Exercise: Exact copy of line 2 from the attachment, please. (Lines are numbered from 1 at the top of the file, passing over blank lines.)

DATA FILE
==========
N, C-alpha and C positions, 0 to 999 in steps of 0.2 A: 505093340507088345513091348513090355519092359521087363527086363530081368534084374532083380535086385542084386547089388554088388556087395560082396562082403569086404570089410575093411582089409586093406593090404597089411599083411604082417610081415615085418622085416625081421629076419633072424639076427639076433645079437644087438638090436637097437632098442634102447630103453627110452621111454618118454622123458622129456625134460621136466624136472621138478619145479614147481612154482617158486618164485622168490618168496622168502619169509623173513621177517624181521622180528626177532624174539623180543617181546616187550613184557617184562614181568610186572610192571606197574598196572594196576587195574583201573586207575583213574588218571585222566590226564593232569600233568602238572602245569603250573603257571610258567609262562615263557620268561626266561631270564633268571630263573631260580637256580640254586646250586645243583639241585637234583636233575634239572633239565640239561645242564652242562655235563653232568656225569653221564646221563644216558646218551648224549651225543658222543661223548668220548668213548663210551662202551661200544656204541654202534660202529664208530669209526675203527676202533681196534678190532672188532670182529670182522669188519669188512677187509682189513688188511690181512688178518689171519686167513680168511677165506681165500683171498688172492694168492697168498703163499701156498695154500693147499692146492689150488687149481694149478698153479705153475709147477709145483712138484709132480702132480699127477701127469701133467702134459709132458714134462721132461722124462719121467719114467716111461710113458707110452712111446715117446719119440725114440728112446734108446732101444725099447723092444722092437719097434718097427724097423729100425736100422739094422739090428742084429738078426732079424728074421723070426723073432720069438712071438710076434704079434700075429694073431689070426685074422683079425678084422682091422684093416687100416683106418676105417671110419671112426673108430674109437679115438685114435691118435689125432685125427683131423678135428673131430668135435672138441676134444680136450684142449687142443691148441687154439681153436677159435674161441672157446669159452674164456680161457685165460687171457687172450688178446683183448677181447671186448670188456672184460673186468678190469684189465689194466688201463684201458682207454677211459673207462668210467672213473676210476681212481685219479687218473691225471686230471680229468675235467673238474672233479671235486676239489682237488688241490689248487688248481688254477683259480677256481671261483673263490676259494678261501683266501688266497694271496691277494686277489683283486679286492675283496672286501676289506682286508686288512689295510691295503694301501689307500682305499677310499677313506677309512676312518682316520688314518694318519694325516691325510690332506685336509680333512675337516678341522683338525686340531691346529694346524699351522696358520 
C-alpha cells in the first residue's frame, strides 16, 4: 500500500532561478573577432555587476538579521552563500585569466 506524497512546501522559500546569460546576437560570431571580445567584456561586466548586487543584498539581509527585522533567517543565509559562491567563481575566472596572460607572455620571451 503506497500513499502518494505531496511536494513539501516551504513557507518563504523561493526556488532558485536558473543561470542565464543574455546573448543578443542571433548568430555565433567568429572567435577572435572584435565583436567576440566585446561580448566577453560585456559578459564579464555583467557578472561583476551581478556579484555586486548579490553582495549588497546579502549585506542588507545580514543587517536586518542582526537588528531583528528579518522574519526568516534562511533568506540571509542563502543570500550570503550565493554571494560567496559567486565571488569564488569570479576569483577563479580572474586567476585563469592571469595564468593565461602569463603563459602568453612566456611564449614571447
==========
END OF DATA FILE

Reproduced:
C-alpha cells in the first residue's frame, strides 16, 4: 500500500532561478573577432555587476538579521552563500585569466 506524497512546501522559500546569460546576437560570431571580445567584456561586466548586487543584498539581509527585522533567517543565509559562491567563481575566472596572460607572455620571451 503506497500513499502518494505531496511536494513539501516551504513557507518563504523561493526556488532558485536558473543561470542565464543574455546573448543578443542571433548568430555565433567568429572567435577572435572584435565583436567576440566585446561580448566577453560585456559578459564579464555583467557578472561583476551581478556579484555586486548579490553582495549588497546579502549585506542588507545580514543587517536586518542582526537588528531583528528579518522574519526568516534562511533568506540571509542563502543570500550570503550565493554571494560567496559567486565571488569564488569570479576569483577563479580572474586567476585563469592571469595564468593565461602569463603563459602568453612566456611564449614571447